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Dec 11, 2009

John Henry to be honored with Santa Anita statue


Arcadia, CA (Sports Network) - Two-time Horse of the Year John Henry will be honored by Santa Anita Park with the unveiling of a bronze statue during opening day on Saturday, December 26. The presentation of the life-sized statue of the legendary thoroughbred will occur in the Paddock Gardens following the third race.

The unveiling of the statue will be part of Santa Anita's 75th anniversary celebration. The sculpture took more than two years to complete by Nina Kaiser.

"Without a doubt, John Henry was one of the most popular horses to ever compete here at Santa Anita and he probably meant more to our sport and to our business than any other horse you can think of in the 1980s," said Santa Anita president Ron Charles. "He was immensely popular with our fans because I think people related to him on so many levels."

John Henry, who was voted Horse of the Year in 1981 and 1984, won the Santa Anita Handicap in 1981 and 1982. His other Santa Anita stakes victories included the 1980 San Gabriel Handicap, Oak Tree Turf Championship in 1980, 1981 and 1982, and San Luis Rey Handicap in 1980 and 1981.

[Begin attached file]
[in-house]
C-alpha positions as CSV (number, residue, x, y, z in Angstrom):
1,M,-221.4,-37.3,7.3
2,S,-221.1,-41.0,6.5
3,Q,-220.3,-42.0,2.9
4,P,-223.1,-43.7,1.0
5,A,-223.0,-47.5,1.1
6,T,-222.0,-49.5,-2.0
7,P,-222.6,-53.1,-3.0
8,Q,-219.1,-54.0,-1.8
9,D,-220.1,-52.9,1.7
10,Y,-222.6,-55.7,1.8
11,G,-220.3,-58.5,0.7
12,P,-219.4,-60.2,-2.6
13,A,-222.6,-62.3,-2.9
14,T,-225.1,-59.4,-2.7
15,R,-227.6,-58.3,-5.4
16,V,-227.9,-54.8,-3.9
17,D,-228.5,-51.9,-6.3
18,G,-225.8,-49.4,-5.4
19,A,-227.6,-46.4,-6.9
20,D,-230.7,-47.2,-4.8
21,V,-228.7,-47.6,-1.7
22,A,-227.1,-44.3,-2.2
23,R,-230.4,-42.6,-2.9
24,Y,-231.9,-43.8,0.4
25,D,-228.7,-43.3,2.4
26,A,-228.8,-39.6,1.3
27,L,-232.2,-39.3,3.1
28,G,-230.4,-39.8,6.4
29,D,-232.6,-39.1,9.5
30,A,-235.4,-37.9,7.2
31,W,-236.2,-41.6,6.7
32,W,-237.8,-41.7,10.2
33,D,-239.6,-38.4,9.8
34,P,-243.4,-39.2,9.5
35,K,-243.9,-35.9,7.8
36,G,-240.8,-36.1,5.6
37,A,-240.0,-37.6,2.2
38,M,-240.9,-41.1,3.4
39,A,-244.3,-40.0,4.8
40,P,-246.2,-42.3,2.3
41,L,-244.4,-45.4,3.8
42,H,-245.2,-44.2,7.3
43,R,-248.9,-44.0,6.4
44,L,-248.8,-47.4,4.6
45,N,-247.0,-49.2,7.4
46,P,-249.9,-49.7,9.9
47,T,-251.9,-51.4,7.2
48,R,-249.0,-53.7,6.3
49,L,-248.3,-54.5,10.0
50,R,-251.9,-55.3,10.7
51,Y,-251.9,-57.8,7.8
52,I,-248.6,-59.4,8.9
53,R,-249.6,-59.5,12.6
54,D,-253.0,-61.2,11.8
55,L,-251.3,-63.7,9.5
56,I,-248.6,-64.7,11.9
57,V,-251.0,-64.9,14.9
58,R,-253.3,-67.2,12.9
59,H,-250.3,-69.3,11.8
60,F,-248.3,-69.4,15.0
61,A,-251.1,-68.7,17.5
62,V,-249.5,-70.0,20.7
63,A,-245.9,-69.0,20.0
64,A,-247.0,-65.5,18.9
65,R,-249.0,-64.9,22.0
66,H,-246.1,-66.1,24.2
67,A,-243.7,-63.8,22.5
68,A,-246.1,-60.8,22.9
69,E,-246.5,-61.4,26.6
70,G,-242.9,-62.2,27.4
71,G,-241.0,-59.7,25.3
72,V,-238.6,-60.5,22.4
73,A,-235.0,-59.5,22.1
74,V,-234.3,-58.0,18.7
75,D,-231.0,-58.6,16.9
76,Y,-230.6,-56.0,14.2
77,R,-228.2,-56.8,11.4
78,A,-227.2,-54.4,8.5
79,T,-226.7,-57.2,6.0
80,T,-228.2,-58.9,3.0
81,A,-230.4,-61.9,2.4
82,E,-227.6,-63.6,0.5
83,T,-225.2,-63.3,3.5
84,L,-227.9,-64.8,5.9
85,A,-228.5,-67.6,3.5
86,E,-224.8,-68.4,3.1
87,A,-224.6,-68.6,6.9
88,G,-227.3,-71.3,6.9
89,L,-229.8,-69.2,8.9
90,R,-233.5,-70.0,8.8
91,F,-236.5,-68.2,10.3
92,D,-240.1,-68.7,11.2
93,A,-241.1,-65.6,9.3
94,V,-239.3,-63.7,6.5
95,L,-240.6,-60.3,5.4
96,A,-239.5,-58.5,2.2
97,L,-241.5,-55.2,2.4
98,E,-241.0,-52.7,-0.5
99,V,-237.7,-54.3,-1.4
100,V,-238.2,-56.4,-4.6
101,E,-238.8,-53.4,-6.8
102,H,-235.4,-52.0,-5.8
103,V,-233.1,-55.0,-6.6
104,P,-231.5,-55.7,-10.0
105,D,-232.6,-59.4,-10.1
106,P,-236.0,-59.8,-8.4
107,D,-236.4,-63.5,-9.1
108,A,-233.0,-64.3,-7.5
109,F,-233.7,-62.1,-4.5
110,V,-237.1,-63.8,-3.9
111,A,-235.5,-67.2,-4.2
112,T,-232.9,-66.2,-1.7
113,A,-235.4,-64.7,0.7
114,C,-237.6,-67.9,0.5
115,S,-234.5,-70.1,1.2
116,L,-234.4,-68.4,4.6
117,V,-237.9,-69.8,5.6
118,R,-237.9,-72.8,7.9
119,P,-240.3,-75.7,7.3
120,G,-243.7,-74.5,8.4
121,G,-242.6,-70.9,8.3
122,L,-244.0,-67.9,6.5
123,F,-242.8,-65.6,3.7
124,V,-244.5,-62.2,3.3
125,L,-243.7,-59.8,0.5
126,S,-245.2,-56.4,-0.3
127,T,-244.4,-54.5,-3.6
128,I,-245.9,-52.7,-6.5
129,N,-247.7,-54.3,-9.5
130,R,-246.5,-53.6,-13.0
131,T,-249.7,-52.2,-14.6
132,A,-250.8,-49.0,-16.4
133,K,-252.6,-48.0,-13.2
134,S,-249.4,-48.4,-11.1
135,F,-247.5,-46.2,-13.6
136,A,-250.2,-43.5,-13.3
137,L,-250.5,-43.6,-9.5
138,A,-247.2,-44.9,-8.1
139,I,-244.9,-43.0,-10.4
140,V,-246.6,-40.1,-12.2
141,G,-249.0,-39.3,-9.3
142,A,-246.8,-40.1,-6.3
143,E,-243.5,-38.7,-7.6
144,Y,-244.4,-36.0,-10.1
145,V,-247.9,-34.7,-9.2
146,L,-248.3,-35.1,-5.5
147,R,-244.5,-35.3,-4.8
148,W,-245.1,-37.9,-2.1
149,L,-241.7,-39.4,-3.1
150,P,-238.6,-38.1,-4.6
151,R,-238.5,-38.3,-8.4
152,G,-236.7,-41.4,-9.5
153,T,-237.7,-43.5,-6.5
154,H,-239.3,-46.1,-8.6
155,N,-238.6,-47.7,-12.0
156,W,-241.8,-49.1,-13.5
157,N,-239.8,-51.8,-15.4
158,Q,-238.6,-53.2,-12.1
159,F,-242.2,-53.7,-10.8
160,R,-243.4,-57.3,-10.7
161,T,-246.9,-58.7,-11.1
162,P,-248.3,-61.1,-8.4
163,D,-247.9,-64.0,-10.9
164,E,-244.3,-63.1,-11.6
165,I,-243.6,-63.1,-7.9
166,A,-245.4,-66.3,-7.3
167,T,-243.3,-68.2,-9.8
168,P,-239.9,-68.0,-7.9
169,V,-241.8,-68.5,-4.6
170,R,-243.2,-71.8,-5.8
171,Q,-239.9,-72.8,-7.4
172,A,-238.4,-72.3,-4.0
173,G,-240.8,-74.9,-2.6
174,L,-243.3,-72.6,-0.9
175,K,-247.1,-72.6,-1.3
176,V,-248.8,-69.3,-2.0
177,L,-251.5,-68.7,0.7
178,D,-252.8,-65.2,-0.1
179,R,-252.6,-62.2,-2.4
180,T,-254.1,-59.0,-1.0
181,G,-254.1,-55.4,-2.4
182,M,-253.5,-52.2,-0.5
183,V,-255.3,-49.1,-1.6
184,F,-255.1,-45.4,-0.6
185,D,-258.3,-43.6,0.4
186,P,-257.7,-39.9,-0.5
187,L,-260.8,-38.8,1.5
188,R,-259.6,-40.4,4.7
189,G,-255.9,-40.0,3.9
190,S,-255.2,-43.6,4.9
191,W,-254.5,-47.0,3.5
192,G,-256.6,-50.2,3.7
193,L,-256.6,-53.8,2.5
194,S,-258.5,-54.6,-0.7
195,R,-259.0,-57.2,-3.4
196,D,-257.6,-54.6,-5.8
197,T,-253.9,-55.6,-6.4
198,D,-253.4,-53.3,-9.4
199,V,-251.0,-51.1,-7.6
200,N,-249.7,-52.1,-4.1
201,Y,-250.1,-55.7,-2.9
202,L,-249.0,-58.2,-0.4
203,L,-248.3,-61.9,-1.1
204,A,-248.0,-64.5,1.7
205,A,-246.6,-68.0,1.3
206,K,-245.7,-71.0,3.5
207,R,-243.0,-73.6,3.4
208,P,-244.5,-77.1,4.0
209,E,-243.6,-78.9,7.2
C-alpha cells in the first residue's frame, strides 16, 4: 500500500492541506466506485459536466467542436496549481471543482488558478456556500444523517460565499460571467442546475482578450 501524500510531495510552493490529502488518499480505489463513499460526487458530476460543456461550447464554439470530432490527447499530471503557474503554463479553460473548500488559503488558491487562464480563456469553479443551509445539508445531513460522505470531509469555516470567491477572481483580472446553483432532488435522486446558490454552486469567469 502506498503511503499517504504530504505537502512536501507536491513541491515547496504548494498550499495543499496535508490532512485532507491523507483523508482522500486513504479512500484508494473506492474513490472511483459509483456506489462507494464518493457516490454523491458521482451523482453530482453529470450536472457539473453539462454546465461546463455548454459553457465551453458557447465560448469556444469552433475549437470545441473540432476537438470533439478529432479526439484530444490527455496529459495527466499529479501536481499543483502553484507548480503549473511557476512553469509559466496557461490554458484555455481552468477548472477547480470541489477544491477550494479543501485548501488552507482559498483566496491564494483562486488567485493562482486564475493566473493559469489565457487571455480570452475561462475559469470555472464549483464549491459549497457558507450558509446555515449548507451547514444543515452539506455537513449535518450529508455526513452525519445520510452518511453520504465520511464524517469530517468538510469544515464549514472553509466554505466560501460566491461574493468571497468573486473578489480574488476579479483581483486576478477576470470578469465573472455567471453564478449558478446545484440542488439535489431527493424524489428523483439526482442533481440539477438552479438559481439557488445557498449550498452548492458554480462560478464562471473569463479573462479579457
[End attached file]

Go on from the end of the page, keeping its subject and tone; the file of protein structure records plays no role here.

"He came from the 'wrong side of the tracks,' he was hard-working and he was just so incredibly game, he could be ornery and he didn't like to be pampered," Charles added. "He was an over-achiever who consistently beat the best bred horses in the world and people loved him for that. Additionally, he was able to perform at the highest level for so long. He was truly iconic and on top of that, Ron McAnally did a great job with him and with the media as well. John Henry keynoted a tremendous run of success here at Santa Anita and like Seabiscuit, we are proud to be able to present his likeness for our fans to enjoy for generations to come."

Gelded as a yearling, John Henry was owned by Dorothy and Sam Rubin's Dotsam Stable and trained by Hall of Fame member McAnally. He was ridden by Hall of Fame jockeys Chris McCarron, Bill Shoemaker, Laffit Pincay Jr. and Angel Cordero. Shoemaker and John Henry won the inaugural Arlington Million in 1981.

At the time of his retirement in 1985, John Henry was thoroughbred racing's all-time leading money earner with $6,591,860. He accumulated 39 wins in 83 starts.

John Henry was inducted into the National Museum of Racing's Hall of Fame in 1990. Along with his Horse of the Year Awards, he was 1981 Champion Older Horse and four times was voted Champion Turf Horse, 1980-81, 1983-84.

The champion racehorse lived at the Kentucky Horse Park in Lexington, KY from August, 1986 until his death at the age of 32, on October 8, 2007.

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